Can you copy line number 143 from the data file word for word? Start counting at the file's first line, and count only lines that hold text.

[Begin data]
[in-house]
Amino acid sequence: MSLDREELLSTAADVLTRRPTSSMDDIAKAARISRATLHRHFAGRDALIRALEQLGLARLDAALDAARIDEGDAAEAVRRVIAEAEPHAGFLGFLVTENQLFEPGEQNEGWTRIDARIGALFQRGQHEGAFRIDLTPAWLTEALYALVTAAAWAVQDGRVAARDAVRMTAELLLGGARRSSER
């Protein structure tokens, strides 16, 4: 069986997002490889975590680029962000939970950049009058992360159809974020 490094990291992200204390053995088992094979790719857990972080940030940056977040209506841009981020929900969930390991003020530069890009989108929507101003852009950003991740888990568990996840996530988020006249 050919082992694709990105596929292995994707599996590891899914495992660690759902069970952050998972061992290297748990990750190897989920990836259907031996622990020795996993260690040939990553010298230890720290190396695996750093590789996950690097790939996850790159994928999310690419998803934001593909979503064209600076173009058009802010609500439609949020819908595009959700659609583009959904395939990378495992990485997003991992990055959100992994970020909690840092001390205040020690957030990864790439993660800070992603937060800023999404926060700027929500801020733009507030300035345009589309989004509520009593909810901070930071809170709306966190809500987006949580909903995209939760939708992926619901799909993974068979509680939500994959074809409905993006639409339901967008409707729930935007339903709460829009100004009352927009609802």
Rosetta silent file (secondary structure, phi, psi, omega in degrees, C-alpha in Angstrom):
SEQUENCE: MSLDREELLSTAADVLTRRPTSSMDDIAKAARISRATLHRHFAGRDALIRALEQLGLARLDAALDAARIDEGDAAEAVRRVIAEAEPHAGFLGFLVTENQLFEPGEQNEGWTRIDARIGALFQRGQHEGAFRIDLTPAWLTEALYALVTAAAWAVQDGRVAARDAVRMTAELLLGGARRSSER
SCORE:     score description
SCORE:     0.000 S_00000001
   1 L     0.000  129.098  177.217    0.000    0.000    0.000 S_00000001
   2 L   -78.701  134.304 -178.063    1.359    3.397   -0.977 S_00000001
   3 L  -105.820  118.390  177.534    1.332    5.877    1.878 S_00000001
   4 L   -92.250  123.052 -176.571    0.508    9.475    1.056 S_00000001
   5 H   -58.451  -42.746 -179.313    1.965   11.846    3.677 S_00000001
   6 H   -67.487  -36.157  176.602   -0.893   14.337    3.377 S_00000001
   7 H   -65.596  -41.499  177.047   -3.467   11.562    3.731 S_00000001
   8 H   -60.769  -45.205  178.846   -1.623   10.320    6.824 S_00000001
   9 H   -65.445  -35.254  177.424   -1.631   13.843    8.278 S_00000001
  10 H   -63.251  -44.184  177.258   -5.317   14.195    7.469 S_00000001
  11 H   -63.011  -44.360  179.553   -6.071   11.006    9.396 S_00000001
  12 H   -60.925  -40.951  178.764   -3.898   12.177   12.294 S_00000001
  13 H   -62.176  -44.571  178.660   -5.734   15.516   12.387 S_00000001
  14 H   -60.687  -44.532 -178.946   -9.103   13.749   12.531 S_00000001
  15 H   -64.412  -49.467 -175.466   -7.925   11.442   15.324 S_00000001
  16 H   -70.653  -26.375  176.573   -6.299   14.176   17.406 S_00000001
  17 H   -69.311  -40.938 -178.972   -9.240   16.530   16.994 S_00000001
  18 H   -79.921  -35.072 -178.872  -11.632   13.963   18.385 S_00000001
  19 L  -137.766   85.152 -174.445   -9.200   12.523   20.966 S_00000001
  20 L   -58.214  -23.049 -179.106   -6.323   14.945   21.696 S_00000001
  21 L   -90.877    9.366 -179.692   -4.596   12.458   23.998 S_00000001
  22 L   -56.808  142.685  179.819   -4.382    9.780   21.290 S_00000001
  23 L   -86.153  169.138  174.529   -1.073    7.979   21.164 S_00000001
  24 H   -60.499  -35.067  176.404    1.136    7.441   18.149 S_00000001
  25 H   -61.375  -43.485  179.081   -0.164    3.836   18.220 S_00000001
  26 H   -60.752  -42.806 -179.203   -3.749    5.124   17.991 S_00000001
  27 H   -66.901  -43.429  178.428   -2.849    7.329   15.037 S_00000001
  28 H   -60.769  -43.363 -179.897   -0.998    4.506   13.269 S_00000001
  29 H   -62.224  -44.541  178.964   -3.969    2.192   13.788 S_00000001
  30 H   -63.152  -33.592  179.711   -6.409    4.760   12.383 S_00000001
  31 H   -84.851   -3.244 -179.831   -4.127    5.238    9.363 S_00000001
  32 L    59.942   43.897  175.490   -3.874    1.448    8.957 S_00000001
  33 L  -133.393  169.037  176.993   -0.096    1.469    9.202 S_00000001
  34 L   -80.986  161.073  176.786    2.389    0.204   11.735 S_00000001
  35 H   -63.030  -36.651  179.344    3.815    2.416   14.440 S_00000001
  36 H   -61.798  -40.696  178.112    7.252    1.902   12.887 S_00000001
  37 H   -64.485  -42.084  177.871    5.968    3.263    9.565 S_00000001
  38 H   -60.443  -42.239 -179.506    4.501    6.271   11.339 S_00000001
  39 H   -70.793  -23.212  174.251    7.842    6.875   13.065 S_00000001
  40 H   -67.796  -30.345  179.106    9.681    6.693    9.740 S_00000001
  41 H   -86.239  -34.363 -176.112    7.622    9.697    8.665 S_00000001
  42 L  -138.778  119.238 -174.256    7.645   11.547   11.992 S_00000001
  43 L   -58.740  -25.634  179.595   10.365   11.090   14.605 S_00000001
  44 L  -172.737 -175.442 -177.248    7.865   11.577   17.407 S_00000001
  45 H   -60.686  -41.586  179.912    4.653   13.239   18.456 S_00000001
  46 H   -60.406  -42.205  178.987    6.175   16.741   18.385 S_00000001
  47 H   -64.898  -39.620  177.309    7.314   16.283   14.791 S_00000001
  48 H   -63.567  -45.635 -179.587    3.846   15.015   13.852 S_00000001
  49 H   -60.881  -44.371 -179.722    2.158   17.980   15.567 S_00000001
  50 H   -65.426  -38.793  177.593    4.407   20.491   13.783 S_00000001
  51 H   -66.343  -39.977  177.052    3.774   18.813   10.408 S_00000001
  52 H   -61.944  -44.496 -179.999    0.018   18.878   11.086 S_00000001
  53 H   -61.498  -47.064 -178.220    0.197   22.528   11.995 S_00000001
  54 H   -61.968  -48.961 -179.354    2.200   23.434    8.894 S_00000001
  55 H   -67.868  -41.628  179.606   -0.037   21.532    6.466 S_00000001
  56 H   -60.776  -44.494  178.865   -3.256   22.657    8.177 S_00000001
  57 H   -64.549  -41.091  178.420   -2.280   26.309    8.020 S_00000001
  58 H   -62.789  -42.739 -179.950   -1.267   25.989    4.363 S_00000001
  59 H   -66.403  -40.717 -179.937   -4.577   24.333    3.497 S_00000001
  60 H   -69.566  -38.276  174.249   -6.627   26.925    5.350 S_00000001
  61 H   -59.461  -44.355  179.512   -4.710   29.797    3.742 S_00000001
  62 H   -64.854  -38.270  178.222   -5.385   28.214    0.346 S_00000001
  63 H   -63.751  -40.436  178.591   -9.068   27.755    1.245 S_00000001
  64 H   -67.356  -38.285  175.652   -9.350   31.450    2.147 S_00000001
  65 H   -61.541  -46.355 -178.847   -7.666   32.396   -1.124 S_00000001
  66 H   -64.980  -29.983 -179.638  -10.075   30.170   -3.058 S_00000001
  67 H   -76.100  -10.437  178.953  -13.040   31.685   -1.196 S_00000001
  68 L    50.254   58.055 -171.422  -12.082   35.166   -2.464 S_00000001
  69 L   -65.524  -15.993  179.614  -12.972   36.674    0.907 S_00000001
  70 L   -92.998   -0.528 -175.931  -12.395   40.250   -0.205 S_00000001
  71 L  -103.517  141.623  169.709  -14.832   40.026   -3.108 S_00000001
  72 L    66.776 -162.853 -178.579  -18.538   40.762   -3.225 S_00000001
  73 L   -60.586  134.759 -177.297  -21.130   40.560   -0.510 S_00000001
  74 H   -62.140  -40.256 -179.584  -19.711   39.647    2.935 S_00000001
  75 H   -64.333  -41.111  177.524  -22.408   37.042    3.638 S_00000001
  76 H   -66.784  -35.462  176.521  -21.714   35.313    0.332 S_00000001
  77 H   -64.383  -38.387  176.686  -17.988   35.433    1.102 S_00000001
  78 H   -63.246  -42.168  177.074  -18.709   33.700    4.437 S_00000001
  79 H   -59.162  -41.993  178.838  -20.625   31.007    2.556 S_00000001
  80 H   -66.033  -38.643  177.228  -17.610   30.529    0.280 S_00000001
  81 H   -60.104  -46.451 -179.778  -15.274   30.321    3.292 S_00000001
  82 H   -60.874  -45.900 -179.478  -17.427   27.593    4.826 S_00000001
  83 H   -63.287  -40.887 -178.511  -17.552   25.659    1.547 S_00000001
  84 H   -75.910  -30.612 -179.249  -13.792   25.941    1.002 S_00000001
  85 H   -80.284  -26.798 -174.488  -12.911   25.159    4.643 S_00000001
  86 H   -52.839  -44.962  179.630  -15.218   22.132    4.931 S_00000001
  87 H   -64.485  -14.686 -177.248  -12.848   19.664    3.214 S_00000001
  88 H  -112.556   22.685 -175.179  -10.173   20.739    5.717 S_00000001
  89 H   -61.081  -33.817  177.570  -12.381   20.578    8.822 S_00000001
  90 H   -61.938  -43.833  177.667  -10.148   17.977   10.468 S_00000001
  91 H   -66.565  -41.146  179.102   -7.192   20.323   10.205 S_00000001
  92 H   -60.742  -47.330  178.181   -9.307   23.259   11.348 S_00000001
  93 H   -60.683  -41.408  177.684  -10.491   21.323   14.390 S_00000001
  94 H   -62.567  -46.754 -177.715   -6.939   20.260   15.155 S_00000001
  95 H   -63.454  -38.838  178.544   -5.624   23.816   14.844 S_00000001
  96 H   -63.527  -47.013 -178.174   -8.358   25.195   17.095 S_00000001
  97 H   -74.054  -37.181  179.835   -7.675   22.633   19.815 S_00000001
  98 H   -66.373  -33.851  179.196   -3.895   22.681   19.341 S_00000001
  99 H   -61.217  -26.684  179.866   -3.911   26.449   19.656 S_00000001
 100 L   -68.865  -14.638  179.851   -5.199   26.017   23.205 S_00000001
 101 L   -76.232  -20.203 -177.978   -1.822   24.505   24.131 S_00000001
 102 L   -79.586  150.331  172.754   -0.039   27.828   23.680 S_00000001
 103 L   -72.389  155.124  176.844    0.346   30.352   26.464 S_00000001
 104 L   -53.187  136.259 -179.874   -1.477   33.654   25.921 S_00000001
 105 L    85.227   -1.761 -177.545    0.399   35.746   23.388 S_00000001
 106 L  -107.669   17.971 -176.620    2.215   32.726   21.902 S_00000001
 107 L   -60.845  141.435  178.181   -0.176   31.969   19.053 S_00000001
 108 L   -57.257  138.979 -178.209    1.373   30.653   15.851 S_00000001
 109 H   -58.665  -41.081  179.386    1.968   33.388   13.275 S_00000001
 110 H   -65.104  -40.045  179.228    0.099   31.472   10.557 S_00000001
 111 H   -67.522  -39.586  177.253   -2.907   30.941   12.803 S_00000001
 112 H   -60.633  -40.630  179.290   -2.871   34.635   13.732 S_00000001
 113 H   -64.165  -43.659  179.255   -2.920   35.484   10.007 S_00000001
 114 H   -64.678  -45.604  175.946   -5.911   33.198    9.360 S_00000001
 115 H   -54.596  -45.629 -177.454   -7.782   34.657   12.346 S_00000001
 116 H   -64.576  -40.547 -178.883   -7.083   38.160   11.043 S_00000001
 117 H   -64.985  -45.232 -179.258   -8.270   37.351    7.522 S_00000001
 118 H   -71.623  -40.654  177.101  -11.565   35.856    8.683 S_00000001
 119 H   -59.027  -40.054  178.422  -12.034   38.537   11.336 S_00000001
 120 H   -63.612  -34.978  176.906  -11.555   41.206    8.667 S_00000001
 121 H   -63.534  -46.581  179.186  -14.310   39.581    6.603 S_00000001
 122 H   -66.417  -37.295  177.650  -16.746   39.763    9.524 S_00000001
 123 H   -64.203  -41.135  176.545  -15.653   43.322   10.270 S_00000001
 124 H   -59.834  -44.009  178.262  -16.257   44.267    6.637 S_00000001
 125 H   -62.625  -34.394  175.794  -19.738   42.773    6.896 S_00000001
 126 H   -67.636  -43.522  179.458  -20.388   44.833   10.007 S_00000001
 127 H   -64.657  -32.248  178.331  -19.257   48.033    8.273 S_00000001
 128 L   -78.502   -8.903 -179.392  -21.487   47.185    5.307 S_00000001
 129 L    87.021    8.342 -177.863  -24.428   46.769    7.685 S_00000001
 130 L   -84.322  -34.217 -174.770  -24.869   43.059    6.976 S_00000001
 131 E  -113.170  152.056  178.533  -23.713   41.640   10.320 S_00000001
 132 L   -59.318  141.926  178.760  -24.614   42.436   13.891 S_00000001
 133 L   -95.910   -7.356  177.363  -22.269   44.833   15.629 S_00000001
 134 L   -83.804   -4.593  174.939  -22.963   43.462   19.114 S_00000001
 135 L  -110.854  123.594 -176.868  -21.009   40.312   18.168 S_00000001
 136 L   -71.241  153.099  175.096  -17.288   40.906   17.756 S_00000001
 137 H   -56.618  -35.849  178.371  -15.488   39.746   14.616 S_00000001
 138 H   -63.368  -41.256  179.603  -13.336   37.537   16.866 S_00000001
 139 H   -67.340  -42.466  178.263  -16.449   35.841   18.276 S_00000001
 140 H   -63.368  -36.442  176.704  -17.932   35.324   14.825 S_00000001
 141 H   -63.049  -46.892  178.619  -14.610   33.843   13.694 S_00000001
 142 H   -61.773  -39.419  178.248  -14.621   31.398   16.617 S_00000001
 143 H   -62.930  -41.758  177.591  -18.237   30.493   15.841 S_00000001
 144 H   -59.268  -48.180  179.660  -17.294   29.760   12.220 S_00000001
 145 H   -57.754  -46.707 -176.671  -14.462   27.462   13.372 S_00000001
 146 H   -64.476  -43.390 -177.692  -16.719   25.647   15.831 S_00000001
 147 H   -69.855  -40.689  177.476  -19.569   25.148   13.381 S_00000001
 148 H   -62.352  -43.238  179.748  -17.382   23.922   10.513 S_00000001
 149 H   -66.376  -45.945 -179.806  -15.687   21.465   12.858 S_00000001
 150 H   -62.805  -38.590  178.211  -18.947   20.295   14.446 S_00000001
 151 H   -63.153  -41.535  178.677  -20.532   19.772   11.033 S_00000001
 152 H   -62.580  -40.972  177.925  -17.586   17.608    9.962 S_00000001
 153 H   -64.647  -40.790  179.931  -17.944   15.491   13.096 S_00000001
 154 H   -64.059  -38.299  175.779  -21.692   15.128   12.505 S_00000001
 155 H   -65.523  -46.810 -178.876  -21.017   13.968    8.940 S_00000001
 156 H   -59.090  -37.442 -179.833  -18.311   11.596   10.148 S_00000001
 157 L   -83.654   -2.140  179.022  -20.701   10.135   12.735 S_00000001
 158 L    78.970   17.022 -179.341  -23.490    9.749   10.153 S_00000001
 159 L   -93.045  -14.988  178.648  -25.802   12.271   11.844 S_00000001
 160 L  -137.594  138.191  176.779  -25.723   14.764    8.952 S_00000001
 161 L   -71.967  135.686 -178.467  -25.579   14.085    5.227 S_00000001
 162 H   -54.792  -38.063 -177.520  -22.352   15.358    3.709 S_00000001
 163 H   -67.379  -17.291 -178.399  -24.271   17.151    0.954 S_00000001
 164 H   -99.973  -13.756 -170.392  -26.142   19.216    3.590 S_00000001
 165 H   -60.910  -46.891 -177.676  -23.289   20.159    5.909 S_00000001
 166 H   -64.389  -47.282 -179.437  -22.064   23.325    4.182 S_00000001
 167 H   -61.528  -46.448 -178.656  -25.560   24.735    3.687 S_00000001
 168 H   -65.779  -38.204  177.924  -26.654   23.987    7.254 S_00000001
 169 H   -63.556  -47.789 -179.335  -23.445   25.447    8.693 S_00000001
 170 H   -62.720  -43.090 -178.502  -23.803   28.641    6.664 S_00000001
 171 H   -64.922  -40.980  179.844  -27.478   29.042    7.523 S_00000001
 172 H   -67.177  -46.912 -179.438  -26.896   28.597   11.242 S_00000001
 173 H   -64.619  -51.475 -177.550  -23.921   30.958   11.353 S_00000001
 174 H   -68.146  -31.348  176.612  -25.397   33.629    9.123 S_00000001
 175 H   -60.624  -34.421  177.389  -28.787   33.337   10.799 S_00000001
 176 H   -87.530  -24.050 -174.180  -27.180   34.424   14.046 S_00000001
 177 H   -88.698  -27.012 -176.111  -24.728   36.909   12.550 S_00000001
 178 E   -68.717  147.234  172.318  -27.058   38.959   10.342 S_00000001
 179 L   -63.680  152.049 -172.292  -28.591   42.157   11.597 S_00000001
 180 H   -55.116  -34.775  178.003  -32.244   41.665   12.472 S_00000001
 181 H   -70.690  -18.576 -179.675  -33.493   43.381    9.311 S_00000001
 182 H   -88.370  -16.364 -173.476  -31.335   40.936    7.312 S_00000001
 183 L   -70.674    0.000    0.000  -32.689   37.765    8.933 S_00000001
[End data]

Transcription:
 136 L   -71.241  153.099  175.096  -17.288   40.906   17.756 S_00000001